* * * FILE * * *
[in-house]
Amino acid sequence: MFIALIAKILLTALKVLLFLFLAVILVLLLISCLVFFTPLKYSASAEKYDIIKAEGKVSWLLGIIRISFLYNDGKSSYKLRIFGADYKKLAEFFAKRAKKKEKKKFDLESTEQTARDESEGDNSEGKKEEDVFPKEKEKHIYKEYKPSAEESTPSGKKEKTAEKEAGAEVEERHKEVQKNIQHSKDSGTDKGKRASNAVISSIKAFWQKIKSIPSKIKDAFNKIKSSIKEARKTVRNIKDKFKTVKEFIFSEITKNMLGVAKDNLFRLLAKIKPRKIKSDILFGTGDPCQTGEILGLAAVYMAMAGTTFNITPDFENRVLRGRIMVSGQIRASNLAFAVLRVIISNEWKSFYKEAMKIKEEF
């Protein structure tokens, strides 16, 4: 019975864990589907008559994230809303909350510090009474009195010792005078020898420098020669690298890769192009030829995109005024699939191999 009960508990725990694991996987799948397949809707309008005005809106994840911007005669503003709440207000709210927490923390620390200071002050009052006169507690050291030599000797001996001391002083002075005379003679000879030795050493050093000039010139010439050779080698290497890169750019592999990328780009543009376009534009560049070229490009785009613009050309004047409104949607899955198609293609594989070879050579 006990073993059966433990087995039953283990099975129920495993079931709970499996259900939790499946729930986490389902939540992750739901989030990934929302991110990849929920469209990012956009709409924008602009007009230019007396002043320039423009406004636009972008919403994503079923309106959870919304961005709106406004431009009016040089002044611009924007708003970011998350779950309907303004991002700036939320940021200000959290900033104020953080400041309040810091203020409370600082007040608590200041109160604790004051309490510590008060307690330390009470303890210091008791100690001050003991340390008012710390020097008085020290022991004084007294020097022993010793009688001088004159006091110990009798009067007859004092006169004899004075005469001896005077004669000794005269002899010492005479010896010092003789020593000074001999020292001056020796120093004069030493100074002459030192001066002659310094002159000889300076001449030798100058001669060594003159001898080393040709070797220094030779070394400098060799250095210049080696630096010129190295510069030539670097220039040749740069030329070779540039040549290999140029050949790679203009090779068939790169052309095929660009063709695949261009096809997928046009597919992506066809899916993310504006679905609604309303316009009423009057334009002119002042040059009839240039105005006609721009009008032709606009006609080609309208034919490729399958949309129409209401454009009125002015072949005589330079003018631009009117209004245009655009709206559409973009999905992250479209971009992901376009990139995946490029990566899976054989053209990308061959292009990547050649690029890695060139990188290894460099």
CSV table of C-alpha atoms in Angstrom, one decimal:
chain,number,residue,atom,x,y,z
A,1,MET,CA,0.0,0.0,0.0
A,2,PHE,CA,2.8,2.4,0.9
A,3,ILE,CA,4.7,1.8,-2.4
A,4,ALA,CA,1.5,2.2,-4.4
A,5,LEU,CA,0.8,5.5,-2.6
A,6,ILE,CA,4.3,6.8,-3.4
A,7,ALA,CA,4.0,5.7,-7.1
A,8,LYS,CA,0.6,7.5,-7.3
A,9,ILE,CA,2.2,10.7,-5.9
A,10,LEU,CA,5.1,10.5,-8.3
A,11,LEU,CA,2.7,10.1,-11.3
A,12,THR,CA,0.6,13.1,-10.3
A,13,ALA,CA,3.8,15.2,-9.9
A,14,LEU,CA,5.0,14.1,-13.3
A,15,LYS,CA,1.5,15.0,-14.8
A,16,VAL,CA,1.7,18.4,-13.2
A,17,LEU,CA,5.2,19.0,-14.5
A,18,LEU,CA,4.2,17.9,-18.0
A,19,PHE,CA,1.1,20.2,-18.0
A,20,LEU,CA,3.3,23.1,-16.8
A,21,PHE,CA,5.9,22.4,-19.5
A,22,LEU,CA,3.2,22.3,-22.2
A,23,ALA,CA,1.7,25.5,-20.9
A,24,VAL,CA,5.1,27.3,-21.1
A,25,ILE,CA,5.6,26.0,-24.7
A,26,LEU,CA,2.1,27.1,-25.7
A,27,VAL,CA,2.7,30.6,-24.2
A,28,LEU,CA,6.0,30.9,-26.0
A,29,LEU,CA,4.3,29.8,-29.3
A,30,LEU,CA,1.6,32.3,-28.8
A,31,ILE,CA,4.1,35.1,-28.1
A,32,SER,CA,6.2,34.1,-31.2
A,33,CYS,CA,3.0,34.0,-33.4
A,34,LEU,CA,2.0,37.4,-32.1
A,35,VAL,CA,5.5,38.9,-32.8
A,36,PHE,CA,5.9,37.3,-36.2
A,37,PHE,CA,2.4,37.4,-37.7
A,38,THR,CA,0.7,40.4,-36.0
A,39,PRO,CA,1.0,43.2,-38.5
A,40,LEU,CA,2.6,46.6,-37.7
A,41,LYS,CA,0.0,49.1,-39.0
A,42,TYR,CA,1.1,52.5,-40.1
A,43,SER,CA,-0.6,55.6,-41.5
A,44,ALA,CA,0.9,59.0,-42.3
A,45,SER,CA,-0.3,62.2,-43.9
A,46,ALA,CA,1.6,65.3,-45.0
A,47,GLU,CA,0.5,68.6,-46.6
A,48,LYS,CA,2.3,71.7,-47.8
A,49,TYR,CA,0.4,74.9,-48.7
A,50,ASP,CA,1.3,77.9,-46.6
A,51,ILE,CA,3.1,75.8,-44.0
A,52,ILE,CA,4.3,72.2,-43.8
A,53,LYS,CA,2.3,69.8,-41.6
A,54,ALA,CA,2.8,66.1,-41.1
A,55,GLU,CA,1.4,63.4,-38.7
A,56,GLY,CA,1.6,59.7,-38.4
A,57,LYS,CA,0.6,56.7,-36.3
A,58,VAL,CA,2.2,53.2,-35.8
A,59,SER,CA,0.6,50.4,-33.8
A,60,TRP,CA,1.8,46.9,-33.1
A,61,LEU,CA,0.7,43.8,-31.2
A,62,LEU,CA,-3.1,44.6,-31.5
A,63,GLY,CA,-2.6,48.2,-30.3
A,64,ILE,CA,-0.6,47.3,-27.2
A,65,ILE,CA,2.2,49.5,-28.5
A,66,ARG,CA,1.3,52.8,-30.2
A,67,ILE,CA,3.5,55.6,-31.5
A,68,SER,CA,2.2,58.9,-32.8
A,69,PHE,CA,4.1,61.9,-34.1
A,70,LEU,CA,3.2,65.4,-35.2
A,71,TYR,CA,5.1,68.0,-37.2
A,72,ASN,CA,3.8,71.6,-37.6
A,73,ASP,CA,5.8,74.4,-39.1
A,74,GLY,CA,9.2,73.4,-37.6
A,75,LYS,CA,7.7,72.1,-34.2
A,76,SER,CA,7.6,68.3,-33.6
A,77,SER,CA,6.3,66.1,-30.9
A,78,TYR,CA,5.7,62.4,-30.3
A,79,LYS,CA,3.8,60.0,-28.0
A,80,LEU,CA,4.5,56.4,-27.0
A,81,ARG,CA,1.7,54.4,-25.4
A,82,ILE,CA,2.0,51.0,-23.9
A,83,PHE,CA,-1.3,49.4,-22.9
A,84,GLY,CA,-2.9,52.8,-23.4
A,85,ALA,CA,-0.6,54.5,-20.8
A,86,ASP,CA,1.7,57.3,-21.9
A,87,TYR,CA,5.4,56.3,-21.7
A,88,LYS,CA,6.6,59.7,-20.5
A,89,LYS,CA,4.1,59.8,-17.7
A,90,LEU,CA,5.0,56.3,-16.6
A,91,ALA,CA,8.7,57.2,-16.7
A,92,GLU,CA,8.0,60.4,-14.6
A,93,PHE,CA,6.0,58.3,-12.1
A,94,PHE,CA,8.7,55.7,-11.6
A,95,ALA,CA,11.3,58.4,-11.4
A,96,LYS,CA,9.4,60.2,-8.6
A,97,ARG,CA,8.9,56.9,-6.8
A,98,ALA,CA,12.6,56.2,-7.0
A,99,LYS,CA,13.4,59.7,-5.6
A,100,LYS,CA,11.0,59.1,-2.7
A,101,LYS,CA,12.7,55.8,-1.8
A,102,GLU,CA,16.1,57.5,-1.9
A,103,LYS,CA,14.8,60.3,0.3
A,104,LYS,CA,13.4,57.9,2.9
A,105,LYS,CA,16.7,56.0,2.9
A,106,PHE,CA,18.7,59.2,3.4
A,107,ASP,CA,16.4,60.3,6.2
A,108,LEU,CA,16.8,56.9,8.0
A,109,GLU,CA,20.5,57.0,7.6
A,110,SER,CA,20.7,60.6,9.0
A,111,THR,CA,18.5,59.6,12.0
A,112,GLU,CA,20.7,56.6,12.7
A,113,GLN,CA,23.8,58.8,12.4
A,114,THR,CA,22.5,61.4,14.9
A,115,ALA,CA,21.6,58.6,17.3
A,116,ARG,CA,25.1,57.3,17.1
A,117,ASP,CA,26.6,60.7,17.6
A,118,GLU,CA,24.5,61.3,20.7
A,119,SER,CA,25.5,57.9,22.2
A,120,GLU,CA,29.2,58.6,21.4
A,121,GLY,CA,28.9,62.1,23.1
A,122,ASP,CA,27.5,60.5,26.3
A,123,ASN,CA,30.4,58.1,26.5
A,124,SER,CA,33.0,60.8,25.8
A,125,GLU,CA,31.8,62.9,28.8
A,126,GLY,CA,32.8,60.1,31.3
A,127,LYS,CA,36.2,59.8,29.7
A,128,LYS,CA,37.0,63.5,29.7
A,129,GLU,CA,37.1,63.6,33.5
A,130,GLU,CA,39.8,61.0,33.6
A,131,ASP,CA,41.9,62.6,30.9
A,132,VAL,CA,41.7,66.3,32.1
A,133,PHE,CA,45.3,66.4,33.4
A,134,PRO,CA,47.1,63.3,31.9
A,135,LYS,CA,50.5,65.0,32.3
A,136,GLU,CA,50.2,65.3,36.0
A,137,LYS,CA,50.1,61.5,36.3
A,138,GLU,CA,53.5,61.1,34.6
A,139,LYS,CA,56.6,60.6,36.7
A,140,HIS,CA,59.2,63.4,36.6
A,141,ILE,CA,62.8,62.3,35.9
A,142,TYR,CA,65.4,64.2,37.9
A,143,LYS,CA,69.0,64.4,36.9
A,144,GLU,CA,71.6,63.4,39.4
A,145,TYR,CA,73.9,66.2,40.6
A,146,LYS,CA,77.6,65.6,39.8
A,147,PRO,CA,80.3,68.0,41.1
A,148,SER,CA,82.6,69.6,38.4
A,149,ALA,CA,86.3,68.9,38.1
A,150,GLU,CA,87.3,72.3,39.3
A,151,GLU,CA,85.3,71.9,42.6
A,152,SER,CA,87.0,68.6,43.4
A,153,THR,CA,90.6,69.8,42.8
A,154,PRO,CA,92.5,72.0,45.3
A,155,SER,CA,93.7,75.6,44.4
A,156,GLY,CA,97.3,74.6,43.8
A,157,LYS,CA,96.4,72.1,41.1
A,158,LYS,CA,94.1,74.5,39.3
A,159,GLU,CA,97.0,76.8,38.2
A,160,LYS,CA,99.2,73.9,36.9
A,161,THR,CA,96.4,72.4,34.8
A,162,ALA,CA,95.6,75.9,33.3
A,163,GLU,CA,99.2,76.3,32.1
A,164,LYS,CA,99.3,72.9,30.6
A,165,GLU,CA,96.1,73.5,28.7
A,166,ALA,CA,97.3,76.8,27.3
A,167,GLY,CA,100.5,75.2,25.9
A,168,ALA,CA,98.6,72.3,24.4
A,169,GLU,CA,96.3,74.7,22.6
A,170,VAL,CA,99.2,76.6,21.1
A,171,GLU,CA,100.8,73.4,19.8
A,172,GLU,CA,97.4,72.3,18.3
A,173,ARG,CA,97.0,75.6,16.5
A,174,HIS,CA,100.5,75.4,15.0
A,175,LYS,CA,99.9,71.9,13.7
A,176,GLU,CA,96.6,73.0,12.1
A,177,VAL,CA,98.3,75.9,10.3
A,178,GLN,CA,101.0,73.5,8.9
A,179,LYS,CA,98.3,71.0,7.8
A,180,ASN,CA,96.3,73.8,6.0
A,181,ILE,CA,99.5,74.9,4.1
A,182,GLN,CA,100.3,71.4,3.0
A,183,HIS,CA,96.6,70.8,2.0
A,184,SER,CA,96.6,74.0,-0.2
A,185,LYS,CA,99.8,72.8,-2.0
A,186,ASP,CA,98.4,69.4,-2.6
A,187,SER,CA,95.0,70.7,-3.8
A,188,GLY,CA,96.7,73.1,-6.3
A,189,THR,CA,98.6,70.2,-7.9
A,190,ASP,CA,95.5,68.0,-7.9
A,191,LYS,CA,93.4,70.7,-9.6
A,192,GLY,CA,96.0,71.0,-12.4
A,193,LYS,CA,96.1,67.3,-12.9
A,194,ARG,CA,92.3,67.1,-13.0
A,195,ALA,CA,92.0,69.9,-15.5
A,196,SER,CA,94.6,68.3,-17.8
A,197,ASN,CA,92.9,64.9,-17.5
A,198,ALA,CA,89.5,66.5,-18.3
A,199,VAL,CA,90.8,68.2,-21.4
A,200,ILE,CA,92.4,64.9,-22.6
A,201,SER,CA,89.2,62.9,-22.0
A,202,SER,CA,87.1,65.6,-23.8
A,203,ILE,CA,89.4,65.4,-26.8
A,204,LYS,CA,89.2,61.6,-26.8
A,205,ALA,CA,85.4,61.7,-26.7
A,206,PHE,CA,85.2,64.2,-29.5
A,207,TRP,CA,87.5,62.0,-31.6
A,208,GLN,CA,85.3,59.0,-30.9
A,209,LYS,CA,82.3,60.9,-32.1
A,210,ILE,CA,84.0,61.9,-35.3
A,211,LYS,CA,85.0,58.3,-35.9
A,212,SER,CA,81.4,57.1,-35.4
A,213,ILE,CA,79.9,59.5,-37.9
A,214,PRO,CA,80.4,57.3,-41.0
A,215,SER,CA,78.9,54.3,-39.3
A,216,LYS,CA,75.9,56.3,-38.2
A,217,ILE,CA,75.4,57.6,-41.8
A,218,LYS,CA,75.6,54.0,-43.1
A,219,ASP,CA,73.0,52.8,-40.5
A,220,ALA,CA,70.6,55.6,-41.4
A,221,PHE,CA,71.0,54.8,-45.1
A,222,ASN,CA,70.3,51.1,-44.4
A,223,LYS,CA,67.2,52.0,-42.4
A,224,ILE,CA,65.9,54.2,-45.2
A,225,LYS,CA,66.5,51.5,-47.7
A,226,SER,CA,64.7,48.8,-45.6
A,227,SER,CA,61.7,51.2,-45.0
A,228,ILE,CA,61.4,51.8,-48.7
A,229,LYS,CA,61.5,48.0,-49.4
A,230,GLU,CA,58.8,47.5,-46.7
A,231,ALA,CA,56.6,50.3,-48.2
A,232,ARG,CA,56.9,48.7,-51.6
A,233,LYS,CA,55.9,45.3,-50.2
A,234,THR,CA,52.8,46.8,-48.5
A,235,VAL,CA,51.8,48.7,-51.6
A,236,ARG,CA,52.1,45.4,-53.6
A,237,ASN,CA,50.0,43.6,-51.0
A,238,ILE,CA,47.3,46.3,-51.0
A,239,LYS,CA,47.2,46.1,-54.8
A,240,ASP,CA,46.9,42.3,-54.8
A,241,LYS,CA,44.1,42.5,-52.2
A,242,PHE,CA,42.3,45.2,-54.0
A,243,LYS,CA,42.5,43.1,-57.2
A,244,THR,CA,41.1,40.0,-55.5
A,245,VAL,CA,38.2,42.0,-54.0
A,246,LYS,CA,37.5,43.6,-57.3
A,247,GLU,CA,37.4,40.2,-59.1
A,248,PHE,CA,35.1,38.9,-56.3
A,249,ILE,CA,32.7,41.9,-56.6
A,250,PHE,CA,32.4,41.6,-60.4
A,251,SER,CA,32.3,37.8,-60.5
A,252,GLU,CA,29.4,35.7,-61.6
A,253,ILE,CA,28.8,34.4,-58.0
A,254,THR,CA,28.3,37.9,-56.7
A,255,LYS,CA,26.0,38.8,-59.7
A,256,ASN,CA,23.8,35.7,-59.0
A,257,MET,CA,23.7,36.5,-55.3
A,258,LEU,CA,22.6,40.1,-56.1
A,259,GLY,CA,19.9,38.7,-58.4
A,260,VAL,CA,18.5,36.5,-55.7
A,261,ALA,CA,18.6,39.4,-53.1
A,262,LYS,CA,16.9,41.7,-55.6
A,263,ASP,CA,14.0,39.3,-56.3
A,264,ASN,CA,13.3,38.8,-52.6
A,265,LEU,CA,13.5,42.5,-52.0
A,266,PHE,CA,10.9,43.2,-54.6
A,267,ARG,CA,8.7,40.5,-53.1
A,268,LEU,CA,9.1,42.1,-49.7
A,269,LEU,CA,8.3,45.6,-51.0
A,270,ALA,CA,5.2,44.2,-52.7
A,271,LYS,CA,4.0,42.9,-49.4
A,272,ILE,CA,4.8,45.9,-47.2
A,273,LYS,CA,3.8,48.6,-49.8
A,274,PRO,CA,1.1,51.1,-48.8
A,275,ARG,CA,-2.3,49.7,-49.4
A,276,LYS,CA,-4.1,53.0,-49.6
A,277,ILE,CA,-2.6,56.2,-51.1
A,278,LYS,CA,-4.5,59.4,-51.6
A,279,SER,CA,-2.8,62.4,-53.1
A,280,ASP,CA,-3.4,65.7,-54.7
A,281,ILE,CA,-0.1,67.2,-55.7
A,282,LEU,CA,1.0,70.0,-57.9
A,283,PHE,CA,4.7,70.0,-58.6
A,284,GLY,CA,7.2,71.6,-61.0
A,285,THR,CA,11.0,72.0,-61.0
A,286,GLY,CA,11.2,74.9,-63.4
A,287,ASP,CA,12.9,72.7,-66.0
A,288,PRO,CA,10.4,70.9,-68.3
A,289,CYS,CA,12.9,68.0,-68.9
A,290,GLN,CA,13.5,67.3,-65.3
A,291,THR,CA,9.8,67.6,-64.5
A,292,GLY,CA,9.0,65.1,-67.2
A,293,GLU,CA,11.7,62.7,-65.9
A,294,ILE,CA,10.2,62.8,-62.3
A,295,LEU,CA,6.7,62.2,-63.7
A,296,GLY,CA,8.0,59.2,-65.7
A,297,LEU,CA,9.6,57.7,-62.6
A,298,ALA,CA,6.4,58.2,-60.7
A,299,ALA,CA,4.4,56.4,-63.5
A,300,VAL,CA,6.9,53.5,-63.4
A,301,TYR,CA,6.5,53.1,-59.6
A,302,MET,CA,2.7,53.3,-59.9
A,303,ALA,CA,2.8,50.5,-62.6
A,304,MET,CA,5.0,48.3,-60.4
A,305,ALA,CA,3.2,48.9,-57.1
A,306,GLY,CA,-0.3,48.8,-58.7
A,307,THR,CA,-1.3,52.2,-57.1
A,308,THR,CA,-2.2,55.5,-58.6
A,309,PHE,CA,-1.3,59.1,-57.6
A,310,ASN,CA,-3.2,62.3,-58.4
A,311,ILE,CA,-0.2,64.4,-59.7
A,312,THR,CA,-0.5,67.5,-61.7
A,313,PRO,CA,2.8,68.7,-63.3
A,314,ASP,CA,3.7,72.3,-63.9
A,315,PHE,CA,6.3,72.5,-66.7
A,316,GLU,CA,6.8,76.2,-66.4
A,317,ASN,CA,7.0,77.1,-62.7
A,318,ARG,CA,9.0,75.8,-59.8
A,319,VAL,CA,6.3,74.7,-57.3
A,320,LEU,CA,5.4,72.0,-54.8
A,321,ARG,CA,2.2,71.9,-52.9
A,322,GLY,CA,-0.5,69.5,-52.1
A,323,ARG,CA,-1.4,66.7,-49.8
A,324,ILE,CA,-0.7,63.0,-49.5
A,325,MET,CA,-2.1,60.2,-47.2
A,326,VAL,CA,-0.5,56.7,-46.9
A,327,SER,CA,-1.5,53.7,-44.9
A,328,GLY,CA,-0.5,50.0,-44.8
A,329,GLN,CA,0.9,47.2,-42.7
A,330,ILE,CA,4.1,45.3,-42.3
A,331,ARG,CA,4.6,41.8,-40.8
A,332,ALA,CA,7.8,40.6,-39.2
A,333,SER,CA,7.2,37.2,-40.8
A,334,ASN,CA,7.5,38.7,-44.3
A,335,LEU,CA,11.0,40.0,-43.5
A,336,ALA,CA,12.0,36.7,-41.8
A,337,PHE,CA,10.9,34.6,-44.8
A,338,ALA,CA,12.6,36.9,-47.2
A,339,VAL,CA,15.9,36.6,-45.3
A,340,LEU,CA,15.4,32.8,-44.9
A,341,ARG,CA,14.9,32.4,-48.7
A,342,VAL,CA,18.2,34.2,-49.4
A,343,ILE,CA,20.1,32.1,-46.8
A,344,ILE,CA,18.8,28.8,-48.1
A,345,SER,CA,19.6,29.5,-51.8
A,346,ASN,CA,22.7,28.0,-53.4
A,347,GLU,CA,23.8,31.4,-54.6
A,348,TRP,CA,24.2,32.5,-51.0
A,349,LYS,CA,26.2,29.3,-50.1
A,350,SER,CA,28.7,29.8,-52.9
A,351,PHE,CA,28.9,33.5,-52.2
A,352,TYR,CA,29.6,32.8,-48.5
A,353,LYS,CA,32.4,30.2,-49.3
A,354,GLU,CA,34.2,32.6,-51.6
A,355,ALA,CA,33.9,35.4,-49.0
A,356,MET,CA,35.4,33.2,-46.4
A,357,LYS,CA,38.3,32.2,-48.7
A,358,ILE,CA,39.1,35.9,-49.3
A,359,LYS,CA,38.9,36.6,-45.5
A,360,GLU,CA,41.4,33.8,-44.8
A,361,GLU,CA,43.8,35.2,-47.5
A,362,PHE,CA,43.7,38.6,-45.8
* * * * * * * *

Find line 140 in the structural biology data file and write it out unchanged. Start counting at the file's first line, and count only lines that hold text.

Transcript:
A,135,LYS,CA,50.5,65.0,32.3